What building or object do you want to redraw each time you see it?
Currently the biggest eyesore for me are these sculptures on Allen Street between Canal and Delancey. Some of them are so excruciating! They appeared overnight a few months ago. I guess other people here don’t like them either, because a lot of them were destroyed immediately. New York could do so much better with its public art. People see more public art than what’s in a museum. Won’t you put something nice here? Something that represents the neighborhood?
What is one thing you would change in your field?
I have a big problem with fast fashion. Working in retail, something that has always bothered me is how clothes are discounted after a season. It makes no sense to me. Just because new things are coming, are old clothes no longer good? They are just as good and just right. I understand that a store needs cash and customers want trendier things and go for newer stuff, but that creates a huge burden.
If you could live anywhere in New York, where would it be?
Where I live now: the Lower East Side. My store is here, and it’s right next to Chinatown, where there’s such a sense of culture and where I can get groceries and delicious, affordable food. Historically, the Lower East Side has been an immigrant neighborhood, and being from China, I feel an affinity for that. Over the past few years, a lot of people have moved into the neighborhood – inner-city kids, new stores, new restaurants – and we have so many neighborhood friends, residents and business owners who s stop and say hello.
What would you do in reserve if it ceased to be produced?
Coffee and cigarettes.
What do you do to get out of a creative rut?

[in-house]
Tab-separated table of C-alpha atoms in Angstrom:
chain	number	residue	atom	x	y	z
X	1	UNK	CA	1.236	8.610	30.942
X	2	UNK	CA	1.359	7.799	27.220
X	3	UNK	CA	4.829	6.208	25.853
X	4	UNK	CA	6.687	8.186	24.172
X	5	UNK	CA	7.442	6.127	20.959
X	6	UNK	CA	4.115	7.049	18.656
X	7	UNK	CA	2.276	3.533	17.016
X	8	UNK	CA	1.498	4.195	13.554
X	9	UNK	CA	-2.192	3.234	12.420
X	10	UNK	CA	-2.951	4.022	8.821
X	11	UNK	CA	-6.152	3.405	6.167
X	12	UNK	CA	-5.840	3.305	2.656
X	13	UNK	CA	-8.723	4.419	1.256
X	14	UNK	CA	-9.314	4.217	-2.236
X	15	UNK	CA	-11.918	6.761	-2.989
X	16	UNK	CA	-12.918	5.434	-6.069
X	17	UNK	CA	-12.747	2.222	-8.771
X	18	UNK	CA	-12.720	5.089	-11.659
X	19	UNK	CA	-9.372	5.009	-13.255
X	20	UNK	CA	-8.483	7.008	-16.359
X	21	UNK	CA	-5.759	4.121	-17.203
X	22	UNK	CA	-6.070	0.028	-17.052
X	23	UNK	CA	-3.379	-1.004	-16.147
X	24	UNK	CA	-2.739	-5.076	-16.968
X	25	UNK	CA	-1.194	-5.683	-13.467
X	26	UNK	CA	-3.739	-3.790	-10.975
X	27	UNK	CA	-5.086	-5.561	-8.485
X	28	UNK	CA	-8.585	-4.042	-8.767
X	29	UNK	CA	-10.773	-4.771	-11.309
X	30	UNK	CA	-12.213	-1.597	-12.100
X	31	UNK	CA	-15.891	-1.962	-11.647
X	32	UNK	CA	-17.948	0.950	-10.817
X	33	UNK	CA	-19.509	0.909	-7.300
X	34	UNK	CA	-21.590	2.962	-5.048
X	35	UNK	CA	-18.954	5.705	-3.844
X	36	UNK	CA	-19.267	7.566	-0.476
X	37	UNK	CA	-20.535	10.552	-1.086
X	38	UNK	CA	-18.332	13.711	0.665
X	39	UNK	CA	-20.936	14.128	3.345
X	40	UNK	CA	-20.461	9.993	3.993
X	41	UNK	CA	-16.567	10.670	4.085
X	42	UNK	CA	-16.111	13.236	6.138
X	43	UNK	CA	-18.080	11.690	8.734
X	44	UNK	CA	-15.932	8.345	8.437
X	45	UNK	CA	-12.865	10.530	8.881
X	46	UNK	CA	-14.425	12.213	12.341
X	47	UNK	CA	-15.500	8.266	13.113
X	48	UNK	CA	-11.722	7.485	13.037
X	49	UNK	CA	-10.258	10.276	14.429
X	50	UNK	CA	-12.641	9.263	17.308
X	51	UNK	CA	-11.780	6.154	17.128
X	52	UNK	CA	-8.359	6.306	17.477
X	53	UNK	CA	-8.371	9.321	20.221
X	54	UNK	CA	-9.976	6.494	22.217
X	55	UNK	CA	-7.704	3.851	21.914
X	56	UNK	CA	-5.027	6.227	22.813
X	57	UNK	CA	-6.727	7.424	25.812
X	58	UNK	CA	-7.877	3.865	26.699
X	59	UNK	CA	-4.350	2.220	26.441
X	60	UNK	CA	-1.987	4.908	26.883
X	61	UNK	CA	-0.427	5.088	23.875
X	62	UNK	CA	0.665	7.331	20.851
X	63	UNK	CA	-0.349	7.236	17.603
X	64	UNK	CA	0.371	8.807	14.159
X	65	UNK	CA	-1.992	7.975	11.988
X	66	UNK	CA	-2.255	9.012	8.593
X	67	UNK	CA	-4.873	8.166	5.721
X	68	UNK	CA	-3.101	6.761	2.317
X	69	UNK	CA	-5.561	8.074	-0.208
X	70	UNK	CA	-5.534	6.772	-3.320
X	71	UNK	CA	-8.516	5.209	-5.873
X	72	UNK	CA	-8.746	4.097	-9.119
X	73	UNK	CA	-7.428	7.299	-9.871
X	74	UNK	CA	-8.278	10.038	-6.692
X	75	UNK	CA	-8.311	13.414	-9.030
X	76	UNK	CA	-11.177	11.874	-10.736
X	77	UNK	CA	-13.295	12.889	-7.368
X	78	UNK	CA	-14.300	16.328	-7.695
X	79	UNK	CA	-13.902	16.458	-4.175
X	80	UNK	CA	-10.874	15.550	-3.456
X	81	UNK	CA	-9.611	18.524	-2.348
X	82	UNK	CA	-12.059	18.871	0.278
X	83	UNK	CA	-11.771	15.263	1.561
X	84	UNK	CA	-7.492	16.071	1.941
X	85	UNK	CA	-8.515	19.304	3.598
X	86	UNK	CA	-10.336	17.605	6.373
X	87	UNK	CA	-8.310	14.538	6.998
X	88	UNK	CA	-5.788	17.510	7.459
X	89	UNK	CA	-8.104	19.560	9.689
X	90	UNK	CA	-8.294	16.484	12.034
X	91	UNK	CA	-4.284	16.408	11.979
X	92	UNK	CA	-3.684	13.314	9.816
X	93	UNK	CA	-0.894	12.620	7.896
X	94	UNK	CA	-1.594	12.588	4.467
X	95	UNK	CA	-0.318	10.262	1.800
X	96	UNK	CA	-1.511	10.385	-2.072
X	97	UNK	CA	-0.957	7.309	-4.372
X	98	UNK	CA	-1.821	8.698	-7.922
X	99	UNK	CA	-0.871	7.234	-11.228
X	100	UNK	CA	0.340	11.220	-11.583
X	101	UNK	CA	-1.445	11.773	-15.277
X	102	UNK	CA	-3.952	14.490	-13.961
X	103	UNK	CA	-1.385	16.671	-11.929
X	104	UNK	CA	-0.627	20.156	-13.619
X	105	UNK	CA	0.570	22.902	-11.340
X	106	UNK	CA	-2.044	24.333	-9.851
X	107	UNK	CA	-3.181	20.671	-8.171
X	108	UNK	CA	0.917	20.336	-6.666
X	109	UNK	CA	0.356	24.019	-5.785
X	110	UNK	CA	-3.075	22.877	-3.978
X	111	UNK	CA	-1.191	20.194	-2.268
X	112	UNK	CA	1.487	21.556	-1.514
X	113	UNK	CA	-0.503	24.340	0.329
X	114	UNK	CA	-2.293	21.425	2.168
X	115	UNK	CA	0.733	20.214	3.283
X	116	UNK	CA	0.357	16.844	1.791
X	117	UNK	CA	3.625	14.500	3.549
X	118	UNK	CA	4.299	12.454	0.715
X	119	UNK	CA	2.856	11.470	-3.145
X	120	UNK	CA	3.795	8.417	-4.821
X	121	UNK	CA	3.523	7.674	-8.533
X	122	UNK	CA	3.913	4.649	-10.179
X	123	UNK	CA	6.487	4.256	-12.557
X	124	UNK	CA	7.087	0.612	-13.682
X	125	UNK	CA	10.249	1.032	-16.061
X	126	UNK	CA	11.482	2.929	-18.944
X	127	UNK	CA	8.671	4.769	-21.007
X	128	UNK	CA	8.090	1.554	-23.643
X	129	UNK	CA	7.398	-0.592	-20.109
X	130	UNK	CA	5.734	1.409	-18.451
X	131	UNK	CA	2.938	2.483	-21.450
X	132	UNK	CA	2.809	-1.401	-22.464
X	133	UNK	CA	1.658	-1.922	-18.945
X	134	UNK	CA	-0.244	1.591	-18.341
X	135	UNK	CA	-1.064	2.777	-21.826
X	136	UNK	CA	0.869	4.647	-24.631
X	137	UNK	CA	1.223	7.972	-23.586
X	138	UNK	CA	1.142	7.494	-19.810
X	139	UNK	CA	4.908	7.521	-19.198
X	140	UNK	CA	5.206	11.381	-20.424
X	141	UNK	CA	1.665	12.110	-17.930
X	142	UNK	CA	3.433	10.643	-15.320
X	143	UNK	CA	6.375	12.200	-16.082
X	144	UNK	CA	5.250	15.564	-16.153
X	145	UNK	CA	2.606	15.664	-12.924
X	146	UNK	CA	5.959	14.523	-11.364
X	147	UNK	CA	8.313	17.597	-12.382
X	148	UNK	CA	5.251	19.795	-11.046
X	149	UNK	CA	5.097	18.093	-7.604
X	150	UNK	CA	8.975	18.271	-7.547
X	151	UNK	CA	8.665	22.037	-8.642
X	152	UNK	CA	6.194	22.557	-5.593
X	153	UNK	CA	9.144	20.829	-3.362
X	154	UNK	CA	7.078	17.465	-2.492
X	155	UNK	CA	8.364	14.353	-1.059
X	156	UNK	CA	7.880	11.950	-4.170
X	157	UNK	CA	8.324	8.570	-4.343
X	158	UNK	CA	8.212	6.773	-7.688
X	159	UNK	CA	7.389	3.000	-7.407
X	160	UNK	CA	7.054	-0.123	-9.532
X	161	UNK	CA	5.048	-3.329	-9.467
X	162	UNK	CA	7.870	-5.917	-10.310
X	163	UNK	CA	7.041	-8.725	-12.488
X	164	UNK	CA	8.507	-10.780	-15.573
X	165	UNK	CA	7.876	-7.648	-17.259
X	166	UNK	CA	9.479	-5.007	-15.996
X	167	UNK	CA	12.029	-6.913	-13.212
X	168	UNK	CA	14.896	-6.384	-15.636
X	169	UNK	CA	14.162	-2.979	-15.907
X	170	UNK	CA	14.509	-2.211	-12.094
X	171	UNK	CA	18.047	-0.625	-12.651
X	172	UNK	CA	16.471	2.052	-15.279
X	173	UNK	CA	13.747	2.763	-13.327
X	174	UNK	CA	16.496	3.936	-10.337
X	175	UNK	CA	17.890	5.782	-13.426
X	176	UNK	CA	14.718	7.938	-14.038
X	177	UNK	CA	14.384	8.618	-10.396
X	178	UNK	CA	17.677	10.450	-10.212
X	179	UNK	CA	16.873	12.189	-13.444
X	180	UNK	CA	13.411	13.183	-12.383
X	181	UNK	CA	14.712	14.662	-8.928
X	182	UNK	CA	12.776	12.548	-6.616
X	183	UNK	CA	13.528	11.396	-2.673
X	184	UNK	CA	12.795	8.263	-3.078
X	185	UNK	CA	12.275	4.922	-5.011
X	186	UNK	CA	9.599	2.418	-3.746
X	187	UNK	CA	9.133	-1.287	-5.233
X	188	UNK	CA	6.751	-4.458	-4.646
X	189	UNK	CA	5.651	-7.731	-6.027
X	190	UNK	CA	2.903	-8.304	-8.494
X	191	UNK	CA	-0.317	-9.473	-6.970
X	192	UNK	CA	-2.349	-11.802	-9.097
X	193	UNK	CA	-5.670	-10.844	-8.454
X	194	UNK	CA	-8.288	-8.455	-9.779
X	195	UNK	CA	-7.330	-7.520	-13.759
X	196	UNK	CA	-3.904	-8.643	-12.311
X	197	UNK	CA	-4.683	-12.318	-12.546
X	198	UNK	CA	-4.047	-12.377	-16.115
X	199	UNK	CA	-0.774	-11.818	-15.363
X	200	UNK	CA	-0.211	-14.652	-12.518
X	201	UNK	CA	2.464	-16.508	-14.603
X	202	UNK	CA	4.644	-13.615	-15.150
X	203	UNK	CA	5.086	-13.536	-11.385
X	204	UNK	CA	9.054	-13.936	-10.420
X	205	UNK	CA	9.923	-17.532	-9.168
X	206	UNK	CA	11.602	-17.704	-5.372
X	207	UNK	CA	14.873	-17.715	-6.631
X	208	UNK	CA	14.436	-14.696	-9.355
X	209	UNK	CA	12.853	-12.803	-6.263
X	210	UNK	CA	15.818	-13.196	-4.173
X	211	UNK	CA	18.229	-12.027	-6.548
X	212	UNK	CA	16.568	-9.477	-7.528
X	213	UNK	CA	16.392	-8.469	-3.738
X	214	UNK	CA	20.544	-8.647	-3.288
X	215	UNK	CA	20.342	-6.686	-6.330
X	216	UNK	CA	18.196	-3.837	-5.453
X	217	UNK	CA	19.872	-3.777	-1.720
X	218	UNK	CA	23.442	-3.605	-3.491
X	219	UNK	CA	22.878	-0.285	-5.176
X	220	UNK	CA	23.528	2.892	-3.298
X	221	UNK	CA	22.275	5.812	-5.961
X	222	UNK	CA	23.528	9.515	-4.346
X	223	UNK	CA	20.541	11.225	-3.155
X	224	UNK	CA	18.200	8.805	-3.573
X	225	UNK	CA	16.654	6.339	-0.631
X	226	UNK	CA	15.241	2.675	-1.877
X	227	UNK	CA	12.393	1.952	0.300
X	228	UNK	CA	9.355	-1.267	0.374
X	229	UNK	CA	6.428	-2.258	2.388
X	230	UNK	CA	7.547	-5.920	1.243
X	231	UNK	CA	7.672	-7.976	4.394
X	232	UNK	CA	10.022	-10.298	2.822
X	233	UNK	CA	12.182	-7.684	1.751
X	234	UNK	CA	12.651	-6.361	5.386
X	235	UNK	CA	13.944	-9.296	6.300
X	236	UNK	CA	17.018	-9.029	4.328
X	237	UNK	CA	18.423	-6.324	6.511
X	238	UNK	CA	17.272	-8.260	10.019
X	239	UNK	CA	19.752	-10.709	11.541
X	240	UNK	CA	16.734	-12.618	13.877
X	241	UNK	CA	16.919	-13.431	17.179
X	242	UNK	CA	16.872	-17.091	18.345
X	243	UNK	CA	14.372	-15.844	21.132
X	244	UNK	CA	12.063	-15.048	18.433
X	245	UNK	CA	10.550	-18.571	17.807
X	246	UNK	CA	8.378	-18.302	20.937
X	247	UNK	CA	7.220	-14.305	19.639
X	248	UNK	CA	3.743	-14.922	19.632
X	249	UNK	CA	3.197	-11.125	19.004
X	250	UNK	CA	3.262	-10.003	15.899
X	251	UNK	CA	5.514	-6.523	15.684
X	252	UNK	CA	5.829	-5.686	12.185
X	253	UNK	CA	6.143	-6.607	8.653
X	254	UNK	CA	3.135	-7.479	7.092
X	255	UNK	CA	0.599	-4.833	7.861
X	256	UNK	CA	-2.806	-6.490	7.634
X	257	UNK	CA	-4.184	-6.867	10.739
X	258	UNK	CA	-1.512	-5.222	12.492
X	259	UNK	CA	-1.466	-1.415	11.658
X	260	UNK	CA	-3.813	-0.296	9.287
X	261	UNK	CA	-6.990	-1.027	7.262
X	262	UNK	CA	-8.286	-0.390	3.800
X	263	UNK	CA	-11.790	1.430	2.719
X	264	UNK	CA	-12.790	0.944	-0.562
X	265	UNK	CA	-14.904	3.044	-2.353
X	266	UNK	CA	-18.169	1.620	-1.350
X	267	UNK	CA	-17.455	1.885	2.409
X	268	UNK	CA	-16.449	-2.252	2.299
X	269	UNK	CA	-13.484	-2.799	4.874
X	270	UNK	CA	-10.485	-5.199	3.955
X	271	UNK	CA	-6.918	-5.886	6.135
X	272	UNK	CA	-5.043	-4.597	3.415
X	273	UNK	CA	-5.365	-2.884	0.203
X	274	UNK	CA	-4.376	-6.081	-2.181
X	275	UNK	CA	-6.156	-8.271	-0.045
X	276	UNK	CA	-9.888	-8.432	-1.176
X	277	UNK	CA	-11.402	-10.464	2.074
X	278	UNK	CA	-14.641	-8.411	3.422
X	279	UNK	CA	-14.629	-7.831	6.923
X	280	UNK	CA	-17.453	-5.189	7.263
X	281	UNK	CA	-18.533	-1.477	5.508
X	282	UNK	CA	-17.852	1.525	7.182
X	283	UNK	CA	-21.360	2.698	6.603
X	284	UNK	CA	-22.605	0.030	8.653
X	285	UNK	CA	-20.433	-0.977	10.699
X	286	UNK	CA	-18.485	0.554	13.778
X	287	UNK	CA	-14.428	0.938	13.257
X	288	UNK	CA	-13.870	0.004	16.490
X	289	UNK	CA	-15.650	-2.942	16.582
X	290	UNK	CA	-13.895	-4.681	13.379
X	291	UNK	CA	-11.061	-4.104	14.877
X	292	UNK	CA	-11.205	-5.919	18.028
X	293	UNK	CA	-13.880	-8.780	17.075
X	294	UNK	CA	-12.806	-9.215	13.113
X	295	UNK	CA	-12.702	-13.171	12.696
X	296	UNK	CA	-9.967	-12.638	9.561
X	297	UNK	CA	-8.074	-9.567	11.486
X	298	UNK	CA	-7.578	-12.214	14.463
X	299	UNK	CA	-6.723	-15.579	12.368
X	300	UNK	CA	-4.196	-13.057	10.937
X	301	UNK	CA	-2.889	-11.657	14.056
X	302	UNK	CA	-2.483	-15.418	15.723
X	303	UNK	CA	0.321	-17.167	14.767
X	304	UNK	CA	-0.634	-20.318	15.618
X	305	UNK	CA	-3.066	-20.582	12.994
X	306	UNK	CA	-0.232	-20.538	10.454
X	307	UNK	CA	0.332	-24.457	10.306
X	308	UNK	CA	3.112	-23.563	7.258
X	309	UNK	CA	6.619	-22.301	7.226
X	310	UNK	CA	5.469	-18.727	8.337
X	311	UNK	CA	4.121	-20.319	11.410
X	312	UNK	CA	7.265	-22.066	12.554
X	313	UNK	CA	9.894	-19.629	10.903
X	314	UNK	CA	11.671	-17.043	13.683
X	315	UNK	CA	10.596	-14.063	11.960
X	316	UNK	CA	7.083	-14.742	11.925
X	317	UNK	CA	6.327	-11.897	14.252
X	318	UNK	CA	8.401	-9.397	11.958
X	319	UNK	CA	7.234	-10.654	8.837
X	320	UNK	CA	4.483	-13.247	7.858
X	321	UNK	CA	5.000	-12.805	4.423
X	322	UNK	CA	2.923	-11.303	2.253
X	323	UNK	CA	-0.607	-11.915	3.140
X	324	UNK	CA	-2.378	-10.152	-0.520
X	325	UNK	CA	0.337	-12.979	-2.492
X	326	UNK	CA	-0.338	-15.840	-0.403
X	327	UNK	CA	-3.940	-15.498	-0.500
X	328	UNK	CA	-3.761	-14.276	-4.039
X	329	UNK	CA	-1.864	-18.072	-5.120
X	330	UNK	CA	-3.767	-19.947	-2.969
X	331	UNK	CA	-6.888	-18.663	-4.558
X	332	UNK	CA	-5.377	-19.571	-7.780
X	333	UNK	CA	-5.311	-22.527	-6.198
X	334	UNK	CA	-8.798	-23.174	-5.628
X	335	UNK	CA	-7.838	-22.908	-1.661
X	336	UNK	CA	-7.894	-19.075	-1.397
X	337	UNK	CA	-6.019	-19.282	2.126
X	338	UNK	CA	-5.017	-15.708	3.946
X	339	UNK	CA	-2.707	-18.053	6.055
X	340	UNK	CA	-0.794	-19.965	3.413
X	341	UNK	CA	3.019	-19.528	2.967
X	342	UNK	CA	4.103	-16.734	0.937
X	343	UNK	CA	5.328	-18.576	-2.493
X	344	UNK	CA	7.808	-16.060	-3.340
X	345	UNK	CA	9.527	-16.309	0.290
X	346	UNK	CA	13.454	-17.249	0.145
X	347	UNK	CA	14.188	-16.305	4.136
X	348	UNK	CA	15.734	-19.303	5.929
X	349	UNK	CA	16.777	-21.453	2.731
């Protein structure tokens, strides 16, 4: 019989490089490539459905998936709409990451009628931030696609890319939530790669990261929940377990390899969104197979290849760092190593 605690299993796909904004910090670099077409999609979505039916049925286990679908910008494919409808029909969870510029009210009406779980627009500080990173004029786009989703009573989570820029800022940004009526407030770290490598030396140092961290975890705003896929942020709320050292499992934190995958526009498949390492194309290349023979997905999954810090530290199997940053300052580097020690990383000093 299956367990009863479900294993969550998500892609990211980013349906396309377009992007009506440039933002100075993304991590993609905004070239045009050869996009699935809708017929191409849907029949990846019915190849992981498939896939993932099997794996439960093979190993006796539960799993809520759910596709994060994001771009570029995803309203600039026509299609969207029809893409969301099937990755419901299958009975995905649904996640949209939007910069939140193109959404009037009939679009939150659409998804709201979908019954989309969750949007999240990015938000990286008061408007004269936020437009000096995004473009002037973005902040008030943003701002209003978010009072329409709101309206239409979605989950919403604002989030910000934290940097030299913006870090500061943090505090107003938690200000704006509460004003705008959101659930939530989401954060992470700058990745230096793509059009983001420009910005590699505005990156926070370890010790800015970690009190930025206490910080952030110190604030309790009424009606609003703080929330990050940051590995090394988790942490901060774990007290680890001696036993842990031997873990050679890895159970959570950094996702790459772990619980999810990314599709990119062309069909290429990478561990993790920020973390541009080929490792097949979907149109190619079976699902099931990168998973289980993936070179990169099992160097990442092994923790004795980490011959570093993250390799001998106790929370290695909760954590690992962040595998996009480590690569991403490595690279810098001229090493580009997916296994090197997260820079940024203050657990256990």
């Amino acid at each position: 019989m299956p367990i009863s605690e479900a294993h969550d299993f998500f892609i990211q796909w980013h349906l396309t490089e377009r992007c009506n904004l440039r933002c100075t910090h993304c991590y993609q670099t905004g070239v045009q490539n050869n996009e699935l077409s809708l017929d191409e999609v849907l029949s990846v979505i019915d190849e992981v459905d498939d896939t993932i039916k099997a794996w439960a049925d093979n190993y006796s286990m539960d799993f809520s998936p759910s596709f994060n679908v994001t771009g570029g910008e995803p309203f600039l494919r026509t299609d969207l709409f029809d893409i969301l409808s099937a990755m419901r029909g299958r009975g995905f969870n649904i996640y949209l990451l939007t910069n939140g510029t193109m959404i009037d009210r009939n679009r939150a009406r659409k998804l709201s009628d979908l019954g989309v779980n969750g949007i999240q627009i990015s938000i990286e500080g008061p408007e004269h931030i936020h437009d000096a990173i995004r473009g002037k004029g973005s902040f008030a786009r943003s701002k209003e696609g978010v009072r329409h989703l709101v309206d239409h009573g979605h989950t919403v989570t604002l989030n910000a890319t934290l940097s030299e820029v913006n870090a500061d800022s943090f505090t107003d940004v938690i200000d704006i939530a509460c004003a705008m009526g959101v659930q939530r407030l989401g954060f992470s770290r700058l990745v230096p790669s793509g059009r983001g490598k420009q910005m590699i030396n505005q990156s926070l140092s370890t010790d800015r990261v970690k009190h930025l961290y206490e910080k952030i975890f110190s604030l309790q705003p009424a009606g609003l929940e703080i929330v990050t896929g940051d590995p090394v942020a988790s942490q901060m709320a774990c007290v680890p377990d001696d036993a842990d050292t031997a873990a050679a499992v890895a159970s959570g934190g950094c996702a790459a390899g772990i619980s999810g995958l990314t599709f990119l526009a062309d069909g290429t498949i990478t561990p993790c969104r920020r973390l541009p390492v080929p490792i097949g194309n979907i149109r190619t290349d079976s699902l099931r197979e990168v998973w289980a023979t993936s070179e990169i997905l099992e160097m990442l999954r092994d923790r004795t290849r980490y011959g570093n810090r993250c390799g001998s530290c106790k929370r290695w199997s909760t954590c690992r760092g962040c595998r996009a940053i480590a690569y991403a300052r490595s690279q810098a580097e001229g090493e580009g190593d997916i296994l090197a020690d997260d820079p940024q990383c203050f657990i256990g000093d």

I talk a little with friends or people to distract my emotions from being so attached to what I was thinking.
Where was your first apartment in New York and how much was the rent?
It was in Greenwich Village around 2010, when I was going to NYU. The rent was $2,100 for a two-bedroom apartment I shared with my boyfriend at the time. It was expensive, but we got free internet at the nearby law school.
Where in the city do you go to be alone?
It was a place in my store before it was renovated. On the second floor, I had a slight bird’s eye view looking out the window, which faces the corner of Orchard and Hester. When I was sitting at my desk, I could see everything happening at the crossroads and no one could see me. I was playing music and felt like I was in my own little world where I could do whatever I wanted.
What’s the worst career advice you’ve ever received?
When my mom felt like I was working too hard, she said I should find a rich man to make it easier. Being a mom, she didn’t want me to struggle. But it’s not for me, and it doesn’t work the way she thinks it does. Maybe he could help me financially, but ultimately he’s not there to help me improve.
What have you given someone that you wish you could get back?
I don’t regret what I gave.
What is your favorite restaurant in NYC and do you order regularly?
Wayla, a Thai restaurant on Forsyth Street. I find all of his food incredibly delicious. I like to try new things, but I also always order crab fried rice.
What descriptive phrase do you want in your obituary?
Something about having a good time – “Oh, that was fun.”